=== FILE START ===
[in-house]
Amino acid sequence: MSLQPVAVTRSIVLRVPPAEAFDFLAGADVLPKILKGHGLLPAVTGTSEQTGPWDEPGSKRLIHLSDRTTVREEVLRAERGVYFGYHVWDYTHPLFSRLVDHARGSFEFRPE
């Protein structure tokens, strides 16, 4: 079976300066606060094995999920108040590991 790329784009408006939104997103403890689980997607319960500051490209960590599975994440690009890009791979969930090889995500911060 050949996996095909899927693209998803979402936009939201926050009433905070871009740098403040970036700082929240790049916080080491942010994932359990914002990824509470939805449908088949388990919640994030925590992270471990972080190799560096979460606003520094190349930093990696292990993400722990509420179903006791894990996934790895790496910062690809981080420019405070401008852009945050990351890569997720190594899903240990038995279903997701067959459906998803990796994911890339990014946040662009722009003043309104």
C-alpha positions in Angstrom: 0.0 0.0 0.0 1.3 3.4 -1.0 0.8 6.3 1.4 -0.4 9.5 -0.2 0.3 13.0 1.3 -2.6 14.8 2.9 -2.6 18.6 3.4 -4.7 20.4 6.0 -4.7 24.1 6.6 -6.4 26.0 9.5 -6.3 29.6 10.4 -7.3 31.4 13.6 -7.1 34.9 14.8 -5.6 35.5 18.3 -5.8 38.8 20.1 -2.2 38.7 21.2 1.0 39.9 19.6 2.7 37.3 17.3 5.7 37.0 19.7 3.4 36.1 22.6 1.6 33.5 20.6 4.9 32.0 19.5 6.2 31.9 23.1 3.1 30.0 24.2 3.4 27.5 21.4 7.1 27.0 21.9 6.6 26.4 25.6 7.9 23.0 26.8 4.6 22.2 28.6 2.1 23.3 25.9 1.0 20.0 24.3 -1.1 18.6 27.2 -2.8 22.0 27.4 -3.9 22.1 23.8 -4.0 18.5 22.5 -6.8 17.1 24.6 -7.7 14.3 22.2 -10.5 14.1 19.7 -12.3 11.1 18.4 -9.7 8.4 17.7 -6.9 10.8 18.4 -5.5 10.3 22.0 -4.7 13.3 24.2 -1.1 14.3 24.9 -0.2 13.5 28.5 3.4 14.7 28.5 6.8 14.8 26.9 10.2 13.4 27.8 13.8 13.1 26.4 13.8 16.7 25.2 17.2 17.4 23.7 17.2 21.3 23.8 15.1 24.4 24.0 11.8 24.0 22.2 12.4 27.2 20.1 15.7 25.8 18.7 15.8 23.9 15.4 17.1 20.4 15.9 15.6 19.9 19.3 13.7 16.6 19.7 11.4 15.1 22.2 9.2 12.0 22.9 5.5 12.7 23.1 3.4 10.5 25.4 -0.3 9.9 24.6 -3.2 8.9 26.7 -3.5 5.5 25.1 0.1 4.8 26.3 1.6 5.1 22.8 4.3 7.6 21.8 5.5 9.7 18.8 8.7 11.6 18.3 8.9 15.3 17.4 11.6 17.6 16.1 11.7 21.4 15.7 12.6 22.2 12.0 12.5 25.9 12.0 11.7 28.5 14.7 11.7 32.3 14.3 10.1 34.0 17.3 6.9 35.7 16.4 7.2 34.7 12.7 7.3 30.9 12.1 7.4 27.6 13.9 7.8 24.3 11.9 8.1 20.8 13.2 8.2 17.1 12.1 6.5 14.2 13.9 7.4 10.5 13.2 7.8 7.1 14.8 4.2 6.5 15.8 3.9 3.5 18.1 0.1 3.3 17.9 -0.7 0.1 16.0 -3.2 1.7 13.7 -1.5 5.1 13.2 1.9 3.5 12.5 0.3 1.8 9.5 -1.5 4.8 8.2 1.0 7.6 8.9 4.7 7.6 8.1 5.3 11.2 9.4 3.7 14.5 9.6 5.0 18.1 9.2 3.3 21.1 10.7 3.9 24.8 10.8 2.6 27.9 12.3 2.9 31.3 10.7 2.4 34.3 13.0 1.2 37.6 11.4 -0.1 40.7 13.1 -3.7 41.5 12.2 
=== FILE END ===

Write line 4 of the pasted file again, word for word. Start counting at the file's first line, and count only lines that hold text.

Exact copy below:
C-alpha positions in Angstrom: 0.0 0.0 0.0 1.3 3.4 -1.0 0.8 6.3 1.4 -0.4 9.5 -0.2 0.3 13.0 1.3 -2.6 14.8 2.9 -2.6 18.6 3.4 -4.7 20.4 6.0 -4.7 24.1 6.6 -6.4 26.0 9.5 -6.3 29.6 10.4 -7.3 31.4 13.6 -7.1 34.9 14.8 -5.6 35.5 18.3 -5.8 38.8 20.1 -2.2 38.7 21.2 1.0 39.9 19.6 2.7 37.3 17.3 5.7 37.0 19.7 3.4 36.1 22.6 1.6 33.5 20.6 4.9 32.0 19.5 6.2 31.9 23.1 3.1 30.0 24.2 3.4 27.5 21.4 7.1 27.0 21.9 6.6 26.4 25.6 7.9 23.0 26.8 4.6 22.2 28.6 2.1 23.3 25.9 1.0 20.0 24.3 -1.1 18.6 27.2 -2.8 22.0 27.4 -3.9 22.1 23.8 -4.0 18.5 22.5 -6.8 17.1 24.6 -7.7 14.3 22.2 -10.5 14.1 19.7 -12.3 11.1 18.4 -9.7 8.4 17.7 -6.9 10.8 18.4 -5.5 10.3 22.0 -4.7 13.3 24.2 -1.1 14.3 24.9 -0.2 13.5 28.5 3.4 14.7 28.5 6.8 14.8 26.9 10.2 13.4 27.8 13.8 13.1 26.4 13.8 16.7 25.2 17.2 17.4 23.7 17.2 21.3 23.8 15.1 24.4 24.0 11.8 24.0 22.2 12.4 27.2 20.1 15.7 25.8 18.7 15.8 23.9 15.4 17.1 20.4 15.9 15.6 19.9 19.3 13.7 16.6 19.7 11.4 15.1 22.2 9.2 12.0 22.9 5.5 12.7 23.1 3.4 10.5 25.4 -0.3 9.9 24.6 -3.2 8.9 26.7 -3.5 5.5 25.1 0.1 4.8 26.3 1.6 5.1 22.8 4.3 7.6 21.8 5.5 9.7 18.8 8.7 11.6 18.3 8.9 15.3 17.4 11.6 17.6 16.1 11.7 21.4 15.7 12.6 22.2 12.0 12.5 25.9 12.0 11.7 28.5 14.7 11.7 32.3 14.3 10.1 34.0 17.3 6.9 35.7 16.4 7.2 34.7 12.7 7.3 30.9 12.1 7.4 27.6 13.9 7.8 24.3 11.9 8.1 20.8 13.2 8.2 17.1 12.1 6.5 14.2 13.9 7.4 10.5 13.2 7.8 7.1 14.8 4.2 6.5 15.8 3.9 3.5 18.1 0.1 3.3 17.9 -0.7 0.1 16.0 -3.2 1.7 13.7 -1.5 5.1 13.2 1.9 3.5 12.5 0.3 1.8 9.5 -1.5 4.8 8.2 1.0 7.6 8.9 4.7 7.6 8.1 5.3 11.2 9.4 3.7 14.5 9.6 5.0 18.1 9.2 3.3 21.1 10.7 3.9 24.8 10.8 2.6 27.9 12.3 2.9 31.3 10.7 2.4 34.3 13.0 1.2 37.6 11.4 -0.1 40.7 13.1 -3.7 41.5 12.2 